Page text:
Unlike with knitting, where I already knew some of the basic stitches, I found crocheting harder in terms of learning the physical process of it. There was a proper learning curve with in-built frustration and lots of repetition required to perfect / learn the techniques. I could create a chain with no problem but then making the magic circle was incredibly tough for me and also learning how to hold the yarn with the right amount of tension.

I used two books I borrowed from the library and plenty of YouTube videos. I still couldn’t do a magic circle until I found a new technique from one of the most amazing CALs (crochet a long’s) I’ve ever been part of and read. Hours and hours of work have contributed to this tutorial for the Sophie’s Universe project. Also, this Facebook group of crocheters is genuinely the nicest group I’ve belonged to. There is rarely any arguing at all and the members spend a lot of time supporting each other and praising everyone’s work. It also represents a hell of a lot of countries.

So here we are to the mindless but great crocheted rib cowl:


Crocheted rib cowl in Skeino

Finished rib cowl in Skeino


I had some luxurious and beautiful yarn by Skeino that I wanted to make sure I used up so I found something that I thought would be easy and that I would wear. I mainly scrolled through Pinterest while nursing Lois.


yarn skein

Skein of Skeino from Yarnbox March




Half-way through the Skeino crocheted rib cowl

I am now making the same cowl but with Manos del Uruguay yarn from the Clasica range.


boxed yarn

Manos del Uruguay yarn, Clasica, from Yarnbox April shipment


Crocheted rib cowl in Manos Clasica


Half-way through crocheted rib cowl in Manos Clasica

I’m not sure it’s turning out as nicely so will see. I may even try to find a different pattern but so far the actual crafting itself is nice.

After writing this I remembered a competition that Deramores had for blogging about a trend and the chance to win £500 worth of yarn. The competition is now closed but there are six blog posts about different trends and the rib cowl is one of the ones written about – crocheting that looks like knitting. If you’re interested, the blogs are here. They seem to be great crafty blogs too.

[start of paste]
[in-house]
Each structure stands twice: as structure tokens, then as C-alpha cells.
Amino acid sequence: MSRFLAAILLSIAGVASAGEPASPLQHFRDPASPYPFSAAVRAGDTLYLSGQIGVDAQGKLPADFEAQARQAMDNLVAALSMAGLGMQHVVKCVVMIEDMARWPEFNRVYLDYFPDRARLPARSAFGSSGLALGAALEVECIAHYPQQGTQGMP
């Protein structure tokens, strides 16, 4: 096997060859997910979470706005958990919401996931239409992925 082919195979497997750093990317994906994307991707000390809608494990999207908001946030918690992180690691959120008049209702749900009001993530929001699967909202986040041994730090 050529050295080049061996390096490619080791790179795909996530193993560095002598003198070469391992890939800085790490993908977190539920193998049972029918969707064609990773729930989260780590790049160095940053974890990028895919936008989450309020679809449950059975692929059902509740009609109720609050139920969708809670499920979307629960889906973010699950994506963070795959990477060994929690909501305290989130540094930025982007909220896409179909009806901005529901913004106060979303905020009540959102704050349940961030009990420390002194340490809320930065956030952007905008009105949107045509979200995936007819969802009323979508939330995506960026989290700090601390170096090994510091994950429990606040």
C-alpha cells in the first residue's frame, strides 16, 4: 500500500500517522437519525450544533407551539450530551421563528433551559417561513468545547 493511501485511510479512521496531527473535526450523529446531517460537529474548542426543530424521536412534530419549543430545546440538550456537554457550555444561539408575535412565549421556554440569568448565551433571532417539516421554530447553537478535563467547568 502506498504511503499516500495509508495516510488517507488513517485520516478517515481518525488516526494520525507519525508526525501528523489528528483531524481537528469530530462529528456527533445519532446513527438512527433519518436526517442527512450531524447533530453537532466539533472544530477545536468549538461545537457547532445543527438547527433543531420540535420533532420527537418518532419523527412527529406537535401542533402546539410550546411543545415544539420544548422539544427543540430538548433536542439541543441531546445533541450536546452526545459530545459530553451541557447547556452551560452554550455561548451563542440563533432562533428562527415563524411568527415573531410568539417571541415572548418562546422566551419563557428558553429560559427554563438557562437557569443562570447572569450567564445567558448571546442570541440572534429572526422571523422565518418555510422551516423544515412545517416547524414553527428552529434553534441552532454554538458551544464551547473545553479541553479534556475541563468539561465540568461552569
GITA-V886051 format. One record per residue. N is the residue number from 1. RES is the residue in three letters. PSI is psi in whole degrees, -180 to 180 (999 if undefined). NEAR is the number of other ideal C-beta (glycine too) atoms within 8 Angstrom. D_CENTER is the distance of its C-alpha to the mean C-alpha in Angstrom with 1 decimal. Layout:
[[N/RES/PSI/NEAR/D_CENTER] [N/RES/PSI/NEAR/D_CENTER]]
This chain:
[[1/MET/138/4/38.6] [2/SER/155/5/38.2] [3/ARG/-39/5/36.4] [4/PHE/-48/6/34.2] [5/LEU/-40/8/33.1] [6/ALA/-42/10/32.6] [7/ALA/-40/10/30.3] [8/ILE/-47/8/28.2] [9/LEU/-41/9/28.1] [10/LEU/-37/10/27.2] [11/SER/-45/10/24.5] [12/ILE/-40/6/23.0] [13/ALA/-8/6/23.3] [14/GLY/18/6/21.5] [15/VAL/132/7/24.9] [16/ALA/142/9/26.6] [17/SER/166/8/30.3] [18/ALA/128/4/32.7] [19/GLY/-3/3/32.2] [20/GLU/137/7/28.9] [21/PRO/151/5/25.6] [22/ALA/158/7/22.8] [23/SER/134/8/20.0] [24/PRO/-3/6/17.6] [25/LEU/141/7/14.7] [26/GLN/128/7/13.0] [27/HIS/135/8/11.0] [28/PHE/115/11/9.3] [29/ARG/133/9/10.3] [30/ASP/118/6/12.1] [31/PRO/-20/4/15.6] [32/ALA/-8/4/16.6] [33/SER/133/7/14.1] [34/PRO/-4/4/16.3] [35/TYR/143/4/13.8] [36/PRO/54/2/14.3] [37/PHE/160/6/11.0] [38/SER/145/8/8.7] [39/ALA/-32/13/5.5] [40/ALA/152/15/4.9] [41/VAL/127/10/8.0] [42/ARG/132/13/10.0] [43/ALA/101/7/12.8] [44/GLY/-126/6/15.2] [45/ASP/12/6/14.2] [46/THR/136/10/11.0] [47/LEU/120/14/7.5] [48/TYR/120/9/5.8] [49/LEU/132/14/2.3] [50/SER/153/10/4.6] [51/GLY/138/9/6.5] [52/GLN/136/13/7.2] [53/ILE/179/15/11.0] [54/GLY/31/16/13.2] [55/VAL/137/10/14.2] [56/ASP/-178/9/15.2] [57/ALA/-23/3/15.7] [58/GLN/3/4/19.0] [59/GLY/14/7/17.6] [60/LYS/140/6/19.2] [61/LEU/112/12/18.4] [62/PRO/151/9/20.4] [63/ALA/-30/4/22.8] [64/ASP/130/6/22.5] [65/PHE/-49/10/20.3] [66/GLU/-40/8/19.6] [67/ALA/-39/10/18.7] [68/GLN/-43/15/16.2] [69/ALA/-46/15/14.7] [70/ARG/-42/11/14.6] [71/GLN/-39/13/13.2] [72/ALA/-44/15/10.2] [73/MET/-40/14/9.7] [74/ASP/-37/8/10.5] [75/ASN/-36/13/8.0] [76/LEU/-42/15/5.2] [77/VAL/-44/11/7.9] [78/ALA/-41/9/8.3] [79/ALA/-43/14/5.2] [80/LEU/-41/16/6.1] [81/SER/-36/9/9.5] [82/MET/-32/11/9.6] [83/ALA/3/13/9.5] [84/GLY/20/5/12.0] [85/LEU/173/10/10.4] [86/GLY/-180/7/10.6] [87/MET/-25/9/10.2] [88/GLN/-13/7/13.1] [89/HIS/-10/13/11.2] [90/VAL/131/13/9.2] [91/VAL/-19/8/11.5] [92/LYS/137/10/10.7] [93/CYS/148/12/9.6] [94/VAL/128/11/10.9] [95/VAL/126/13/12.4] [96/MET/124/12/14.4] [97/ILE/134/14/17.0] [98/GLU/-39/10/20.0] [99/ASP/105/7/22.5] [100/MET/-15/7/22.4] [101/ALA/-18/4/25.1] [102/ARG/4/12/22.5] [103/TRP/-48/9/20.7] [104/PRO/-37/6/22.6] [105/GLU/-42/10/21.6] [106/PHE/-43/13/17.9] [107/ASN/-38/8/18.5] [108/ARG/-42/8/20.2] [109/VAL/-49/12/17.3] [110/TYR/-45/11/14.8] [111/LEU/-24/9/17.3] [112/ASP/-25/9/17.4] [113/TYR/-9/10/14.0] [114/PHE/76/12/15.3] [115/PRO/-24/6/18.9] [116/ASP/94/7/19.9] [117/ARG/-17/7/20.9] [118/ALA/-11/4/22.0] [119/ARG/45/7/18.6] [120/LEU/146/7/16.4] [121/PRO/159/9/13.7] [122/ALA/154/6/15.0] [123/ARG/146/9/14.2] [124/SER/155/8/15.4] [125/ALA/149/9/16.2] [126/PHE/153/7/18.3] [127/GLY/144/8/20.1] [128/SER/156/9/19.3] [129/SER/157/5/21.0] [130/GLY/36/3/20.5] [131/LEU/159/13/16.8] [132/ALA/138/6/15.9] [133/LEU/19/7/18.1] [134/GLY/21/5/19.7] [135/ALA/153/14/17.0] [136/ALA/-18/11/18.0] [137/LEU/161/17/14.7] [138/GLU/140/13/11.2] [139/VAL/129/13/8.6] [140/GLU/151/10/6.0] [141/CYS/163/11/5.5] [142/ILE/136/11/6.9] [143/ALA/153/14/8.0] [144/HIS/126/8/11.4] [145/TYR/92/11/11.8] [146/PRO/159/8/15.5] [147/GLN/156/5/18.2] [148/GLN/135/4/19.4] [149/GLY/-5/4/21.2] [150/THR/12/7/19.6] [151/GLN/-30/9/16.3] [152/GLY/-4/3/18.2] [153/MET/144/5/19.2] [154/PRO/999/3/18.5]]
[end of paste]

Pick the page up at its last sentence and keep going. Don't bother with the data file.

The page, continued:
The Secret Life of 4 Year Olds and how men get to speak while women stay silent


The following are some thoughts after seeing the show:

I have just watched the Secret Life of 4 Year Olds which is based on observation over two weekends, each six months apart, observing children. The men with PhDs, who said they had never been able to listen to children like that before (this group of children wore microphones), were the only ones who commented on behaviour while the female teachers were not shown expressing any opinion even though they had a lot more contact with children this age. This felt one-sided. 

The children were fascinating but I won’t comment on their behaviour. 

Channel 4 describes the show as follows: 

 This documentary follows 10 four-year-olds as they meet at nursery, exploring how children make and break friendships, share, stand up for themselves, and find their place in a new social group.

Dr Paul Howard -Jones is from the University of Bristol and one of two educational neuroscientists who observe the children from behind the scenes by observing the action on monitors. The show cuts away at regular intervals to the two male scientists reacting to the children while watching them and listening on headphones. 

Jones said :”Even though I wasn’t interacting with the children, I found myself becoming incredibly involved, emotionally, in the narratives that were developing for each individual child.”

The other scientist was Dr Sam Wass from the Cognition and Brain Science Unit at Cambridge University.

The two women who do interact with the children are “highly trained teachers” and their profiles are not posted on the website and their opinions are not sought. 

 The questions I have about this show 

 1. How much of children’s  behaviour is copied from their carers? 

 2. How can the scientists draw conclusions from the children’s actions without seeing how their carers behave? 

3. Do the teachers agree with all the conclusions?

 4. what do the teachers have to add about individual children and group behaviour based on their experience and education?

5. What do they think about the limitations and benefits of filming  children over such short periods of time?